The best degree subjects for careers in media production, design and photography
The media is full of jobs that creatively, organisationally or technically bring a broadcast, website or publication alive. You don’t necessarily need to go to university to get into them, but below we take you through the most relevant degree subjects if you want to do so.
Keep in mind that quite a lot of people who do these jobs work freelance, which means getting paid to do different tasks for different organisations as and when they need the work done, rather than having a regular job with one employer. So paying off your student loan may take some time.
Degrees for media careers in photography
There are two main types of media career for photographers. Firstly, there are fashion photographers, photographers who take wedding and family photos, and photographers who take shots of products that appear in magazines and websites. These photographers are either freelance or work for photographic agencies and are hired by media organisations. Relevant degrees for this type of career are photography or fashion photography. With these degrees you learn about the history of photography and photographic technique, and build up a portfolio.
The second type of career is as a photojournalist. You’re likely to work as a freelancer, although the largest news companies may have some permanently employed photojournalists. The appropriate degree for this is in photojournalism, in which you learn about story-telling using a camera, photographic technique and media law.
Can I become a photographer without a photography degree?
It is possible to start a career as either of the two main types of media photographer without having taken a photography degree but it is unusual. If you have any other type of degree or other qualification you will need to demonstrate that photography is something of an obsession for you – and have an outstanding portfolio.
Alternatively you could do an undergraduate degree in a different subject, then take an MA in photography before starting work. Universities offering these courses often state that they prefer you to have studied a related subject as an undergraduate – for example fine art or graphic design. However, if you have a great portfolio of work and relevant work experience, some universities will still consider you whatever subject you studied as an undergraduate.
Degrees for design careers in the media
Most design degrees place an emphasis upon digital work but it’s still commonplace for media groups to employ designers who can work for all of the following formats:
Courses such as a BA or BSc in graphic design and multimedia will help you develop the skills to work on a wide range of products. Degrees in digital design, multimedia, or interactive media focus more on digital media but won’t exclude you from getting a job working on print products.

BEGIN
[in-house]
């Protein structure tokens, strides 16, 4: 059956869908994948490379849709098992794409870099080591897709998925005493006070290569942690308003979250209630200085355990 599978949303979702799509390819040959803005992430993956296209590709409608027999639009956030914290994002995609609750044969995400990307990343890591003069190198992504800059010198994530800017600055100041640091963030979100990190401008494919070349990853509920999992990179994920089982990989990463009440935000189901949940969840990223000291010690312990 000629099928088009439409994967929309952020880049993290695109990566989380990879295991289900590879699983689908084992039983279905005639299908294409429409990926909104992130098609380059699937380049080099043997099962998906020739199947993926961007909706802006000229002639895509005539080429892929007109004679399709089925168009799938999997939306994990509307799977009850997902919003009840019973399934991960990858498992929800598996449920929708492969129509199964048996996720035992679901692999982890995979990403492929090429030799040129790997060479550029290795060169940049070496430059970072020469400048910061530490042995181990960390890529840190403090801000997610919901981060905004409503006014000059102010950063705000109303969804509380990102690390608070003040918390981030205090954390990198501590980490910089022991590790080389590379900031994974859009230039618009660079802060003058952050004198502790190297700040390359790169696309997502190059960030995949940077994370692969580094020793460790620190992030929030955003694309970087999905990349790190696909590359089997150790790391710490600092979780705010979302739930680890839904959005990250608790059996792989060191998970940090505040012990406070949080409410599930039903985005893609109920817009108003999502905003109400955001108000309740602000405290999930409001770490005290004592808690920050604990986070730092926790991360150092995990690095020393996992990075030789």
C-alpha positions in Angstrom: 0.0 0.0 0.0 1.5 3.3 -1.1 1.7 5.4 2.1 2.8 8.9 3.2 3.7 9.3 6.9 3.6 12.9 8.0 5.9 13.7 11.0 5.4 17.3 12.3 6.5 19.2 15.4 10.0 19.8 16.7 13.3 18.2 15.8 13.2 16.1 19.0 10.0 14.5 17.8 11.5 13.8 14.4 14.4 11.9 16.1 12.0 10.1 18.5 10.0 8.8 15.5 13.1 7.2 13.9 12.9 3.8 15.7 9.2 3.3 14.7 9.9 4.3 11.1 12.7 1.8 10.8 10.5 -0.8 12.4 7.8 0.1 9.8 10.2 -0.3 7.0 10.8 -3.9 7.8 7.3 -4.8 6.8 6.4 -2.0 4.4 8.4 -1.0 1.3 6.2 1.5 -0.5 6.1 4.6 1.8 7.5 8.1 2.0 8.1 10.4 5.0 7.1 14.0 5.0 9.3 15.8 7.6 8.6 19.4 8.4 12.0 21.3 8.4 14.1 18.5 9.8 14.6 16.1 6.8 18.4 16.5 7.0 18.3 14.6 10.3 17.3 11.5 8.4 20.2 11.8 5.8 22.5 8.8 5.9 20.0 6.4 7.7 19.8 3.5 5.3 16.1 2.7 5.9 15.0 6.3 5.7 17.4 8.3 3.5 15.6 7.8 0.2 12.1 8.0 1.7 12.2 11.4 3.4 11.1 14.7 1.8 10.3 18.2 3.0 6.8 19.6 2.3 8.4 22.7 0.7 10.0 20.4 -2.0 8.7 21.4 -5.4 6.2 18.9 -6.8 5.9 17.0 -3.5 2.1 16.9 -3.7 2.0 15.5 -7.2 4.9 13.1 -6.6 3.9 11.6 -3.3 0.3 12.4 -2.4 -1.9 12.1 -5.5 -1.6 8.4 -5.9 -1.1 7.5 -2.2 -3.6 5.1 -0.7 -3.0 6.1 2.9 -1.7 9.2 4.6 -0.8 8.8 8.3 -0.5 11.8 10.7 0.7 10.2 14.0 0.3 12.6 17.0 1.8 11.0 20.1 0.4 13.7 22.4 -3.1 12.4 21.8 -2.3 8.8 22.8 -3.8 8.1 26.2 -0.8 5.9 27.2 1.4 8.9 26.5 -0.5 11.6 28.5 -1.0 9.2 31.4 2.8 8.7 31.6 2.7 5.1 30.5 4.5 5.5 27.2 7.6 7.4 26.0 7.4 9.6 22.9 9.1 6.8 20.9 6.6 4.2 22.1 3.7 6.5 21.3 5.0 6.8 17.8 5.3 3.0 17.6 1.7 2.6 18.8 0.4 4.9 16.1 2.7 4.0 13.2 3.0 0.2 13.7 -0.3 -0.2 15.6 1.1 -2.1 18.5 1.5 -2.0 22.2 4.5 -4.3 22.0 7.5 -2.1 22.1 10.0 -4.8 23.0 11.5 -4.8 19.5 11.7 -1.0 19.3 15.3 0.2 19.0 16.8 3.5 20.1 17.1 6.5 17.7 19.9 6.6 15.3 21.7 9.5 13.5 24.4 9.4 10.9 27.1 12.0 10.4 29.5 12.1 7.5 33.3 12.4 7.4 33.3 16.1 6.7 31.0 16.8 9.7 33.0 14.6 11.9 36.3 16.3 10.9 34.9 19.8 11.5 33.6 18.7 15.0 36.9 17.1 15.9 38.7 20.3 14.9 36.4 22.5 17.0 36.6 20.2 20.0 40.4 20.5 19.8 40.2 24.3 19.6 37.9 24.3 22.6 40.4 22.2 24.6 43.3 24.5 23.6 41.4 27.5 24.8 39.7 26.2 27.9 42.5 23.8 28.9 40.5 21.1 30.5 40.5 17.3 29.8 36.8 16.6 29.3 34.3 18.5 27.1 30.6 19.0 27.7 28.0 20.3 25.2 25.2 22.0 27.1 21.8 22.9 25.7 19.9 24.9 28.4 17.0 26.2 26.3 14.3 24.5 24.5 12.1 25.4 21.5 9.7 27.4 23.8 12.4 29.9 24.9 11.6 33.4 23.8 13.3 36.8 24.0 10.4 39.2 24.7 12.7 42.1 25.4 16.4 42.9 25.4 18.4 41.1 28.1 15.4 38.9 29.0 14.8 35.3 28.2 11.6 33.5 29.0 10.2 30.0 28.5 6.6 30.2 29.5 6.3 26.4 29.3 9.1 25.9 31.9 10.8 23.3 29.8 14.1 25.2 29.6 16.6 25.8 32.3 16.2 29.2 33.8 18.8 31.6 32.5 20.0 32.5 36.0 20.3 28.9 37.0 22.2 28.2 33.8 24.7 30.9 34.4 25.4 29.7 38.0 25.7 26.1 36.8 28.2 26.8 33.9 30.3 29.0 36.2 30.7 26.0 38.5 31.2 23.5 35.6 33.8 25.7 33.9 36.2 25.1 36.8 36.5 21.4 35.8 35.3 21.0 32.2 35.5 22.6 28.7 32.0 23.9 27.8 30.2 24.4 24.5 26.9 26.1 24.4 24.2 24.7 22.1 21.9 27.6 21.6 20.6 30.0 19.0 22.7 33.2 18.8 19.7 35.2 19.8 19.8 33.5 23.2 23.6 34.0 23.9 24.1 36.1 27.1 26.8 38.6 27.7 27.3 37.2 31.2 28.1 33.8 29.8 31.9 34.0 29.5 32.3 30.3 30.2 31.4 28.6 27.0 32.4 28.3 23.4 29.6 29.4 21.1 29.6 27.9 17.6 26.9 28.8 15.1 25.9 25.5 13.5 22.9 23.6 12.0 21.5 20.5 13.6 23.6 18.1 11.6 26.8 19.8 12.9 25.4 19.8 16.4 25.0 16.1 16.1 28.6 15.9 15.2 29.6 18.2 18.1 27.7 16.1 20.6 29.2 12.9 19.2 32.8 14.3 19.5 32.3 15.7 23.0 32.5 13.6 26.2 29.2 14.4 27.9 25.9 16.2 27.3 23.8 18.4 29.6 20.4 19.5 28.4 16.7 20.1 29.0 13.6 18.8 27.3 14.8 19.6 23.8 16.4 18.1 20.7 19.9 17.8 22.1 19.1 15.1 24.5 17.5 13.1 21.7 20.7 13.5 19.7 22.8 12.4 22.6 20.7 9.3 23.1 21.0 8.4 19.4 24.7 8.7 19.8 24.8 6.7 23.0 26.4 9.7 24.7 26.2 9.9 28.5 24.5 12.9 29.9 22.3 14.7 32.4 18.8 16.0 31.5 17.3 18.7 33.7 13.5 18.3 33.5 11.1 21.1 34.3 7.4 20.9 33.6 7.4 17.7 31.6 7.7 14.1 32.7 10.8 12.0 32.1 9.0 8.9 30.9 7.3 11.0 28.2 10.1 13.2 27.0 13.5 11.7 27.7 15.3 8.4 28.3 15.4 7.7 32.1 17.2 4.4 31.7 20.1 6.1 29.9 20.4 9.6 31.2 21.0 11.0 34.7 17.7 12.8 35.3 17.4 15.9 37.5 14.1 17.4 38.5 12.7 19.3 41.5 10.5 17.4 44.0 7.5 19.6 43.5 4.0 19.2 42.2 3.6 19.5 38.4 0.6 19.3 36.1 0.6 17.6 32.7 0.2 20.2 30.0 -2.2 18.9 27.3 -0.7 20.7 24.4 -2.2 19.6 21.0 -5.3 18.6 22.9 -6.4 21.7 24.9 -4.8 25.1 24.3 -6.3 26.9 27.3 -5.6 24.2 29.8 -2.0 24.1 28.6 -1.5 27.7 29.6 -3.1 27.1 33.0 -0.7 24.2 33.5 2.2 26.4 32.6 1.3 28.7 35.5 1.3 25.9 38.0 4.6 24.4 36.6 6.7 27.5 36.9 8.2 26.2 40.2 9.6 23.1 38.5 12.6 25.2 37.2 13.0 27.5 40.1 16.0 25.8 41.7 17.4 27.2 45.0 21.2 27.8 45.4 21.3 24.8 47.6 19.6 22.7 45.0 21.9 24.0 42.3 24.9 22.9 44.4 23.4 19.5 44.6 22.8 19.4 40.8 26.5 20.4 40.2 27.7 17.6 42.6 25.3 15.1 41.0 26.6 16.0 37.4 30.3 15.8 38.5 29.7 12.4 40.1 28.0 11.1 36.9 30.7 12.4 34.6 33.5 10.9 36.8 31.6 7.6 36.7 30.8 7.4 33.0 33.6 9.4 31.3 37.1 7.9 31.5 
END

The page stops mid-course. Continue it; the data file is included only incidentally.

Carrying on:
If you don’t want to study graphic design as an undergraduate, you could do so as a postgraduate. You will usually need a degree in a related subject, so look at visual arts undergraduate degrees. A few universities may be willing to consider you with an unrelated degree if you have a strong portfolio of relevant work.
Degrees for careers in TV and radio broadcast production and direction
There are various routes into TV and radio production. See our advice on how to get a job as a broadcast production trainee or a runner for more detail.
If you want to study for a relevant degree before applying for jobs, look for courses in TV and radio broadcast production or ones that cover both TV and cinema production and cinematography. If the programmes you want to produce are news or current-affairs based, broadcast journalism degrees are very relevant – though you may need to start your career as a journalist and work your way up.
You could choose to study for an undergraduate degree in a completely different subject and then take broadcast production as a masters. You might not be eligible to apply for all relevant masters degrees but a number will consider you, especially if you have relevant work experience on your CV.
Degrees for technical careers in broadcast media
Directing and producing require some technical awareness. But other careers are more technically specialist, such as lighting crew or sound engineer. Depending upon which role you’re seeking, you’ll either want to study for a degree in broadcasting (to gain a technical overview) or a more specialist degree in broadcast technology/broadcast systems engineering. The latter is very detailed and you study topics such as signals and sources, engineering physics and communication signal processing. Keep in mind though that you don’t have to go to university to get into these careers.